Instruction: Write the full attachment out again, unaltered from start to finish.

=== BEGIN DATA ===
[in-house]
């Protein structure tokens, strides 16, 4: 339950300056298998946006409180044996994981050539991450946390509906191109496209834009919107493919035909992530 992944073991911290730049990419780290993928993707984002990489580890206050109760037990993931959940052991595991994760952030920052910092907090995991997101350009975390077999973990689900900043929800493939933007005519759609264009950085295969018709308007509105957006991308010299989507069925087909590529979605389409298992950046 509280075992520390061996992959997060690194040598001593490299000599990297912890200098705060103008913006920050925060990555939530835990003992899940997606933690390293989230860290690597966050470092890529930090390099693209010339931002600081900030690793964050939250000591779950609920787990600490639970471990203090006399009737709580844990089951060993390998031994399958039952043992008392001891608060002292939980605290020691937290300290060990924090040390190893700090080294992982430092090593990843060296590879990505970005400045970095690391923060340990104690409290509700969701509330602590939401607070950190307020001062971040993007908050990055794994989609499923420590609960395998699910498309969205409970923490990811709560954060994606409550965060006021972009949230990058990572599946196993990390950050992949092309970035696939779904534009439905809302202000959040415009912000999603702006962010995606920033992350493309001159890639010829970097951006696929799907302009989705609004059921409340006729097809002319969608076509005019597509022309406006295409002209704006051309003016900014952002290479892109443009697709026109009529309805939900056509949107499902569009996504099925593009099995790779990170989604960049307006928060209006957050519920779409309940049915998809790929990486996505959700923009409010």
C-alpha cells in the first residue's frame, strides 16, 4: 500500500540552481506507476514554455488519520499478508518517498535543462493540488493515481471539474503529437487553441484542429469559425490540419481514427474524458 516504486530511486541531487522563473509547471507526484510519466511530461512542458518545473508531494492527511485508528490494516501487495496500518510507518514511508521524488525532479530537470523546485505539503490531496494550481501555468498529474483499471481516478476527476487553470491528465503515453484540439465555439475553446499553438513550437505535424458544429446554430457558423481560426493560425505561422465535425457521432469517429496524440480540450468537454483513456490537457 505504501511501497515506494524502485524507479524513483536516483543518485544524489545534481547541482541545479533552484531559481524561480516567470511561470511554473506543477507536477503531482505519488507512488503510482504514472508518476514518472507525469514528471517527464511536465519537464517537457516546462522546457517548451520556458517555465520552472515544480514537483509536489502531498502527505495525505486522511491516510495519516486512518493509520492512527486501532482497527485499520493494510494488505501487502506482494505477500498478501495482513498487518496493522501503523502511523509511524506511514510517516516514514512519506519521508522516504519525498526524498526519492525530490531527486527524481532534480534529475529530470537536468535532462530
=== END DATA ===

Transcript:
[in-house]
């Protein structure tokens, strides 16, 4: 339950300056298998946006409180044996994981050539991450946390509906191109496209834009919107493919035909992530 992944073991911290730049990419780290993928993707984002990489580890206050109760037990993931959940052991595991994760952030920052910092907090995991997101350009975390077999973990689900900043929800493939933007005519759609264009950085295969018709308007509105957006991308010299989507069925087909590529979605389409298992950046 509280075992520390061996992959997060690194040598001593490299000599990297912890200098705060103008913006920050925060990555939530835990003992899940997606933690390293989230860290690597966050470092890529930090390099693209010339931002600081900030690793964050939250000591779950609920787990600490639970471990203090006399009737709580844990089951060993390998031994399958039952043992008392001891608060002292939980605290020691937290300290060990924090040390190893700090080294992982430092090593990843060296590879990505970005400045970095690391923060340990104690409290509700969701509330602590939401607070950190307020001062971040993007908050990055794994989609499923420590609960395998699910498309969205409970923490990811709560954060994606409550965060006021972009949230990058990572599946196993990390950050992949092309970035696939779904534009439905809302202000959040415009912000999603702006962010995606920033992350493309001159890639010829970097951006696929799907302009989705609004059921409340006729097809002319969608076509005019597509022309406006295409002209704006051309003016900014952002290479892109443009697709026109009529309805939900056509949107499902569009996504099925593009099995790779990170989604960049307006928060209006957050519920779409309940049915998809790929990486996505959700923009409010």
C-alpha cells in the first residue's frame, strides 16, 4: 500500500540552481506507476514554455488519520499478508518517498535543462493540488493515481471539474503529437487553441484542429469559425490540419481514427474524458 516504486530511486541531487522563473509547471507526484510519466511530461512542458518545473508531494492527511485508528490494516501487495496500518510507518514511508521524488525532479530537470523546485505539503490531496494550481501555468498529474483499471481516478476527476487553470491528465503515453484540439465555439475553446499553438513550437505535424458544429446554430457558423481560426493560425505561422465535425457521432469517429496524440480540450468537454483513456490537457 505504501511501497515506494524502485524507479524513483536516483543518485544524489545534481547541482541545479533552484531559481524561480516567470511561470511554473506543477507536477503531482505519488507512488503510482504514472508518476514518472507525469514528471517527464511536465519537464517537457516546462522546457517548451520556458517555465520552472515544480514537483509536489502531498502527505495525505486522511491516510495519516486512518493509520492512527486501532482497527485499520493494510494488505501487502506482494505477500498478501495482513498487518496493522501503523502511523509511524506511514510517516516514514512519506519521508522516504519525498526524498526519492525530490531527486527524481532534480534529475529530470537536468535532462530